Go Soon Ae tells her not to push: If you hold one thing in one hand, and try to grasp onto a second thing, you risk losing both. Don’t be greedy.

Tae Bong shows up for work, but Dal Ja’s mom says he can’t work for her anymore. He has to choose to learn cooking from her, or give up her daughter. It isn’t that she doesn’t like him, but she’s worried about her daughter’s happiness. She won’t have her daughter’s boyfriend and possible spouse-to-be struggling and working at a tiny restaurant. So it’s either his dream, or her daughter.

Tae Bong’s mother summons Dal Ja to give her money. It’s hilarious, because Dal Ja’s imagination runs away with her (as usual!) and she assumes Tae Bong’s mother is trying to buy her off. Puffed up with self-congratulatory pride, Dal Ja firmly rejects the cash: She cannot be bought off! She’ll pretend it never happened, and of course she generously offers to keep this a secret from Tae Bong, who would be furious with his mother.

But Tae Bong’s mother laughs: the money isn’t for Dal Ja. It’s for Tae Bong. She wants to make sure he’s living all right. She doesn’t approve of Dal Ja, but for the moment Dal Ja is her connection to Tae Bong. She wants Dal Ja to report daily about Tae Bong’s whereabouts and activities. Tae Bong’s mother’s quite a pain in the ass, but kind of endearing. I mean, she’s not smart enough to be truly threatening, so she’s just shamelessly up-front about her intentions. She also tells Dal Ja to do something about that hair; every time she sees the curly mess, it distracts her so much it drives her crazy. Which is a sentiment I can understand, but the style has really grown on me since Episode 1.

Su Jin meets with a reluctant Tae Bong to ask him to help her on a case. She gets to pick her team, and wants his help. She knows he’s given up law, but she isn’t telling him to come back to the firm, it’s just a friend asking for help.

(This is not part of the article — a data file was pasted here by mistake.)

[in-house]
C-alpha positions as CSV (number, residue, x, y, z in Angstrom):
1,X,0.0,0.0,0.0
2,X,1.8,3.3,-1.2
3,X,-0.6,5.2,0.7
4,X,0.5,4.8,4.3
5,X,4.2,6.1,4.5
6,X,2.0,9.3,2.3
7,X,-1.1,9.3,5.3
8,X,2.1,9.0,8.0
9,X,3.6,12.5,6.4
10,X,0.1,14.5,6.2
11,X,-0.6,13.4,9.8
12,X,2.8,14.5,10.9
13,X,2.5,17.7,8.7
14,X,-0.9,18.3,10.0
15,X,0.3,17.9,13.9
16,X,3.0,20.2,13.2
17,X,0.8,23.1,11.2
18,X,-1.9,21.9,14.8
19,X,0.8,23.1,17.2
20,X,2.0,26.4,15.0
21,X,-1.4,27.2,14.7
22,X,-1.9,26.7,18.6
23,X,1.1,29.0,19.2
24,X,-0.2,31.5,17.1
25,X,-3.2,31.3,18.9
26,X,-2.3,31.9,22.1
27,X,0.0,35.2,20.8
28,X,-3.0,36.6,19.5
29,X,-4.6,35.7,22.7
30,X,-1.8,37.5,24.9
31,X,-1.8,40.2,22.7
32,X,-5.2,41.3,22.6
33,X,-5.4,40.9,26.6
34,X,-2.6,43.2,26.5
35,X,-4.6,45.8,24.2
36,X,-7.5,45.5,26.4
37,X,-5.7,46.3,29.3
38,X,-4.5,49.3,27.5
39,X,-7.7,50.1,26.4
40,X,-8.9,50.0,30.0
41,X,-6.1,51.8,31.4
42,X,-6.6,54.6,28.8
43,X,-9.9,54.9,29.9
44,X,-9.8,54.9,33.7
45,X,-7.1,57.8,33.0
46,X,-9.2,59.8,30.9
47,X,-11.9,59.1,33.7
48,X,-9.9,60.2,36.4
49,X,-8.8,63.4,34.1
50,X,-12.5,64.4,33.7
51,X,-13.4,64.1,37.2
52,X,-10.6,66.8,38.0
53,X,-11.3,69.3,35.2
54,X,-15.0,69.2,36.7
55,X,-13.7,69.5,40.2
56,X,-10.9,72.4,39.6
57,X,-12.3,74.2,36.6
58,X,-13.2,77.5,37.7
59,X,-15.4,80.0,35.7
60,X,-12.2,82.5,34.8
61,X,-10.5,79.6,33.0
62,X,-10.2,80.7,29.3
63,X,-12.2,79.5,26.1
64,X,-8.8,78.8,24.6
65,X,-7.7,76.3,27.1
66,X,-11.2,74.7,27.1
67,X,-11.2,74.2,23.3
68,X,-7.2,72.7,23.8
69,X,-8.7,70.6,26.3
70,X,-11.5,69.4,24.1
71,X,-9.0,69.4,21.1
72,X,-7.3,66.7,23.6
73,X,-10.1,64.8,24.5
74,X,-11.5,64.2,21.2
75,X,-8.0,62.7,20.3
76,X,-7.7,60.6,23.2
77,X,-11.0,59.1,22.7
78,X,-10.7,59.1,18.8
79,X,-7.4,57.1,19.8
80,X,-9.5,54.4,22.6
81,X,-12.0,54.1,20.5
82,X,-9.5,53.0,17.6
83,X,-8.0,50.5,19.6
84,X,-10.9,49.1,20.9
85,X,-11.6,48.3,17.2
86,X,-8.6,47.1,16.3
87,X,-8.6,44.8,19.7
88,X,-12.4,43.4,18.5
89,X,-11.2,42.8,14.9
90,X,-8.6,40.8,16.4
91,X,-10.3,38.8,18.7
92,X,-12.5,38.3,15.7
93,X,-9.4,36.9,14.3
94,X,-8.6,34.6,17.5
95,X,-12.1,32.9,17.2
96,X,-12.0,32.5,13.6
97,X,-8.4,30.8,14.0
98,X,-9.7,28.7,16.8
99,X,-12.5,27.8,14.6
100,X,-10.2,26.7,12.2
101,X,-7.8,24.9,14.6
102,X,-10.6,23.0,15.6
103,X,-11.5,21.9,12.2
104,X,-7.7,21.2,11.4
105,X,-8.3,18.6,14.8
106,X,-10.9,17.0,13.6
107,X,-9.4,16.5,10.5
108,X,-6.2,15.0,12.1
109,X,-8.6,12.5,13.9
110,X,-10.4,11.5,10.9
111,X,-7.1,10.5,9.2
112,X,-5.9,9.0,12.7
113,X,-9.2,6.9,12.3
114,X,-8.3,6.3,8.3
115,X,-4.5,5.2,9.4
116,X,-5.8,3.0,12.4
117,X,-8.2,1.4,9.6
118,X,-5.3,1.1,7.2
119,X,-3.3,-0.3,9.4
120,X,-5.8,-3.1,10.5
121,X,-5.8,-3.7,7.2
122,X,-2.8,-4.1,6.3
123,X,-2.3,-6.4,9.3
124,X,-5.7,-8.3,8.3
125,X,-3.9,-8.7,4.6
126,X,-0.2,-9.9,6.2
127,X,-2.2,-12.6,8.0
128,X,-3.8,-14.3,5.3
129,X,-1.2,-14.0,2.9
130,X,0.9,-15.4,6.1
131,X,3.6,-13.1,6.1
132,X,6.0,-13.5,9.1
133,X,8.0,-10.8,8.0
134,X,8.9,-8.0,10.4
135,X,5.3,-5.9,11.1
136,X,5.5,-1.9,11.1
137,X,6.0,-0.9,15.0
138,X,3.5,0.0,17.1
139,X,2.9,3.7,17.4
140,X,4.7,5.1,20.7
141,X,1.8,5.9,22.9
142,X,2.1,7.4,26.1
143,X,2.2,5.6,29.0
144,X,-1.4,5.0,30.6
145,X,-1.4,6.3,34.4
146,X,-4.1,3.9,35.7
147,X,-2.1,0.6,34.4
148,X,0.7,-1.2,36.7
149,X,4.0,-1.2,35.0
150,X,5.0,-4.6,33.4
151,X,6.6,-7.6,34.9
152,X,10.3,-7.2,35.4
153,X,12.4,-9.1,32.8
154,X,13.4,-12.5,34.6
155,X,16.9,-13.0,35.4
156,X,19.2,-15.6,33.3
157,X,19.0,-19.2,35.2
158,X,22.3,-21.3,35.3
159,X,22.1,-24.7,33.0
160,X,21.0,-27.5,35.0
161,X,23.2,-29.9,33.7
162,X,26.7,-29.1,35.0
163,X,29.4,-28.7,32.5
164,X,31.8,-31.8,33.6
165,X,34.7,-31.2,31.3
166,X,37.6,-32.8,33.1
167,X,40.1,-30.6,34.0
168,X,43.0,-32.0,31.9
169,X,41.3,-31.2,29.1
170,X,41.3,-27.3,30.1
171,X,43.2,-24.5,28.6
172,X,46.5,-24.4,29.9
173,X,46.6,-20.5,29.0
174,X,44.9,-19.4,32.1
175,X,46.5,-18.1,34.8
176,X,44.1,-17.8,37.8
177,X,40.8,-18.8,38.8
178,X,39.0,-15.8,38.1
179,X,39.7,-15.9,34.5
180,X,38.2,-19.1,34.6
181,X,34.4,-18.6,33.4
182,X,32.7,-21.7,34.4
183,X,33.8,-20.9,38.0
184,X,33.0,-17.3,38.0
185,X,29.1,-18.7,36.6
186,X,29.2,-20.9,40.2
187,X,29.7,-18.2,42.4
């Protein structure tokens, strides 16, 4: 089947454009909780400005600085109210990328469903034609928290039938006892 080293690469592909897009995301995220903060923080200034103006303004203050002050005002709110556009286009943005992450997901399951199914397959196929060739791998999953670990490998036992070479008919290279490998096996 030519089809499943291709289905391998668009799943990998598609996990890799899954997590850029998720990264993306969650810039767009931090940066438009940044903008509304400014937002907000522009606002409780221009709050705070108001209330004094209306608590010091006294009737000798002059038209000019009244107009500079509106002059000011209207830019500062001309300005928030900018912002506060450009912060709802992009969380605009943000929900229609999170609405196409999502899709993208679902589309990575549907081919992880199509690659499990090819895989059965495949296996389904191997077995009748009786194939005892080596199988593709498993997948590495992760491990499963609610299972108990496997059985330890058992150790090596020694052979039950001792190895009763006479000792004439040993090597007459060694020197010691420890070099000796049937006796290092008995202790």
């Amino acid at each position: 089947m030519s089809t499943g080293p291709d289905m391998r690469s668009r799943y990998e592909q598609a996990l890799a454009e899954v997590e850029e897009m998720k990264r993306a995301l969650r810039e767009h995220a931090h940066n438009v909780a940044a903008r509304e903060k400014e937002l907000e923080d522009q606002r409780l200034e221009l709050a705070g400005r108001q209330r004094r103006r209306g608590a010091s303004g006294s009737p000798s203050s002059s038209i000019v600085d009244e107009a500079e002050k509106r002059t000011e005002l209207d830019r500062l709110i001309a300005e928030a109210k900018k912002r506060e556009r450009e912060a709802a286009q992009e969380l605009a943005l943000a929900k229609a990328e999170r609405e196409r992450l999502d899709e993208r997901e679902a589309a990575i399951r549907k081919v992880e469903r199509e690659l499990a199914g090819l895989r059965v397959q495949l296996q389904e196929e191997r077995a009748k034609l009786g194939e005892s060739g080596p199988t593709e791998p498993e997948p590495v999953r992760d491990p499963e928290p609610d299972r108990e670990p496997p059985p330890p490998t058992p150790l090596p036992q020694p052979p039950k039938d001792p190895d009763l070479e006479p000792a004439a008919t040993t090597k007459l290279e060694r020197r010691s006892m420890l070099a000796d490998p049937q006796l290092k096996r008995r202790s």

Dal Ja sees Tae Bong coming home with Su Jin, and hides. Tae Bong sees her, and assures her that he was just having dinner with an old friend. Nothing more.

Meanwhile, Sae Do proposes to Seon Joo with a trail of roses…..

(If you’ll remember, it’s a nice touch with the yellow roses. Back in Episode 3 or 4, when Sae Do was first trying to woo Seon Joo, he plucked out a yellow rose and gave it to her. But he caught her at a bad moment, when she was just threatened by someone regarding her ex-husband’s debts, that she rejected him, and Sae Do threw the rose to the ground in frustration.)

Tae Bong’s father and grandfather meet, and the grandfather asks the father to come back home. He’s been married for 30 years; he shouldn’t mention divorce so easily. He also reminds Tae Bong’s dad about all he’s done for him, supporting him back before he became a professor, and is disappointed that he’s only ever called him the very formal “Father In Law,” never just “Father.”

Tae Bong looks into cooking courses. It’s 600,000 won (approx $600), so for now he got a part-time job. Dal Ja suggests that he accept money from his parents, but he says that taking that money would indebt himself to his grandfather. When she asks about rejoining the law firm, Tae Bong asks if that’s what she really wants. She says it’s not that, but she just doesn’t want to see him suffer.